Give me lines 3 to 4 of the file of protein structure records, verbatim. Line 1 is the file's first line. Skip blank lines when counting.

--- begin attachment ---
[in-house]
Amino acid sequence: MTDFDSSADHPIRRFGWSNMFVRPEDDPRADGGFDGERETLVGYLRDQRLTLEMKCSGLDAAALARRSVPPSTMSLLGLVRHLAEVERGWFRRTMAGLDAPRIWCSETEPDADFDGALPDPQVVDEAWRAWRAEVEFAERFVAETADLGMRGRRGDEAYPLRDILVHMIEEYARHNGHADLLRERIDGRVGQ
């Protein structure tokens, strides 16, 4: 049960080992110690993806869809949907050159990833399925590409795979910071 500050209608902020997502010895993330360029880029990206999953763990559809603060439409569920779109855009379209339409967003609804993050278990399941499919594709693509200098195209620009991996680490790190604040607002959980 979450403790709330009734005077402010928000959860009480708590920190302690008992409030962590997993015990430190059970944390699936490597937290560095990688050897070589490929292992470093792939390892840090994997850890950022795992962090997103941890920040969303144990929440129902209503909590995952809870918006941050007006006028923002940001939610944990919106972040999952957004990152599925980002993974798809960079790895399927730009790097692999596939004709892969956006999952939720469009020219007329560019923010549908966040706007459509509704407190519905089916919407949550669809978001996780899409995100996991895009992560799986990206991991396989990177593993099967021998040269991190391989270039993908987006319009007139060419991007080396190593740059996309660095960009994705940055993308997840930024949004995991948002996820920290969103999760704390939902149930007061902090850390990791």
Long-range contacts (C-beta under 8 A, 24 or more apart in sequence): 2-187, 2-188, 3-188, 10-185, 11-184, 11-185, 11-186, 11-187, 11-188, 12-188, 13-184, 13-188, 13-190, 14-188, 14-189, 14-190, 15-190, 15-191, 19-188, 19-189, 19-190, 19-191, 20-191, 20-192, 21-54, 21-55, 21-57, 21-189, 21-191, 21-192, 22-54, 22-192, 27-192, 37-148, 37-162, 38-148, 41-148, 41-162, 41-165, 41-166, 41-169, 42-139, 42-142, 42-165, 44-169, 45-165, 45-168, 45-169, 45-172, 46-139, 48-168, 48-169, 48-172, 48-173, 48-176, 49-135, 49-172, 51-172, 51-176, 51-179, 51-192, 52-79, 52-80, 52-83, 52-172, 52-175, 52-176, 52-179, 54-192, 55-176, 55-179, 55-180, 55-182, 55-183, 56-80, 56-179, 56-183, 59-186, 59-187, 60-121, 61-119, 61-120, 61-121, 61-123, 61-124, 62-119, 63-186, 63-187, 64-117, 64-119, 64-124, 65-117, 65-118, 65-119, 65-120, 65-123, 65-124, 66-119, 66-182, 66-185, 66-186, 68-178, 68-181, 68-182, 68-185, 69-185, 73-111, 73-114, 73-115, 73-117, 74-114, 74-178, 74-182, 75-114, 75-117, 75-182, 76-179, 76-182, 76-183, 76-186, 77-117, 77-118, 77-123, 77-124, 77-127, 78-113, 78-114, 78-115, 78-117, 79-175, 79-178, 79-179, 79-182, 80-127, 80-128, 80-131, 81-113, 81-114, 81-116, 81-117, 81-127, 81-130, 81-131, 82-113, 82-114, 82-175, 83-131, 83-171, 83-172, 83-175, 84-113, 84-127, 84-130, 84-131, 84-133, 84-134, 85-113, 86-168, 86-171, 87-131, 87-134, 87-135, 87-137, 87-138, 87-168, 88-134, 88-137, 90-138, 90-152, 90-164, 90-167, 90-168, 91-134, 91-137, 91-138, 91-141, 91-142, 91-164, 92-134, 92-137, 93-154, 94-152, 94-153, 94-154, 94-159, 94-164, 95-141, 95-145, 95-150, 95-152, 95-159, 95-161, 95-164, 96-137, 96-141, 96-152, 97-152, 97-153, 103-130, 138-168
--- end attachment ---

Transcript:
């Protein structure tokens, strides 16, 4: 049960080992110690993806869809949907050159990833399925590409795979910071 500050209608902020997502010895993330360029880029990206999953763990559809603060439409569920779109855009379209339409967003609804993050278990399941499919594709693509200098195209620009991996680490790190604040607002959980 979450403790709330009734005077402010928000959860009480708590920190302690008992409030962590997993015990430190059970944390699936490597937290560095990688050897070589490929292992470093792939390892840090994997850890950022795992962090997103941890920040969303144990929440129902209503909590995952809870918006941050007006006028923002940001939610944990919106972040999952957004990152599925980002993974798809960079790895399927730009790097692999596939004709892969956006999952939720469009020219007329560019923010549908966040706007459509509704407190519905089916919407949550669809978001996780899409995100996991895009992560799986990206991991396989990177593993099967021998040269991190391989270039993908987006319009007139060419991007080396190593740059996309660095960009994705940055993308997840930024949004995991948002996820920290969103999760704390939902149930007061902090850390990791």
Long-range contacts (C-beta under 8 A, 24 or more apart in sequence): 2-187, 2-188, 3-188, 10-185, 11-184, 11-185, 11-186, 11-187, 11-188, 12-188, 13-184, 13-188, 13-190, 14-188, 14-189, 14-190, 15-190, 15-191, 19-188, 19-189, 19-190, 19-191, 20-191, 20-192, 21-54, 21-55, 21-57, 21-189, 21-191, 21-192, 22-54, 22-192, 27-192, 37-148, 37-162, 38-148, 41-148, 41-162, 41-165, 41-166, 41-169, 42-139, 42-142, 42-165, 44-169, 45-165, 45-168, 45-169, 45-172, 46-139, 48-168, 48-169, 48-172, 48-173, 48-176, 49-135, 49-172, 51-172, 51-176, 51-179, 51-192, 52-79, 52-80, 52-83, 52-172, 52-175, 52-176, 52-179, 54-192, 55-176, 55-179, 55-180, 55-182, 55-183, 56-80, 56-179, 56-183, 59-186, 59-187, 60-121, 61-119, 61-120, 61-121, 61-123, 61-124, 62-119, 63-186, 63-187, 64-117, 64-119, 64-124, 65-117, 65-118, 65-119, 65-120, 65-123, 65-124, 66-119, 66-182, 66-185, 66-186, 68-178, 68-181, 68-182, 68-185, 69-185, 73-111, 73-114, 73-115, 73-117, 74-114, 74-178, 74-182, 75-114, 75-117, 75-182, 76-179, 76-182, 76-183, 76-186, 77-117, 77-118, 77-123, 77-124, 77-127, 78-113, 78-114, 78-115, 78-117, 79-175, 79-178, 79-179, 79-182, 80-127, 80-128, 80-131, 81-113, 81-114, 81-116, 81-117, 81-127, 81-130, 81-131, 82-113, 82-114, 82-175, 83-131, 83-171, 83-172, 83-175, 84-113, 84-127, 84-130, 84-131, 84-133, 84-134, 85-113, 86-168, 86-171, 87-131, 87-134, 87-135, 87-137, 87-138, 87-168, 88-134, 88-137, 90-138, 90-152, 90-164, 90-167, 90-168, 91-134, 91-137, 91-138, 91-141, 91-142, 91-164, 92-134, 92-137, 93-154, 94-152, 94-153, 94-154, 94-159, 94-164, 95-141, 95-145, 95-150, 95-152, 95-159, 95-161, 95-164, 96-137, 96-141, 96-152, 97-152, 97-153, 103-130, 138-168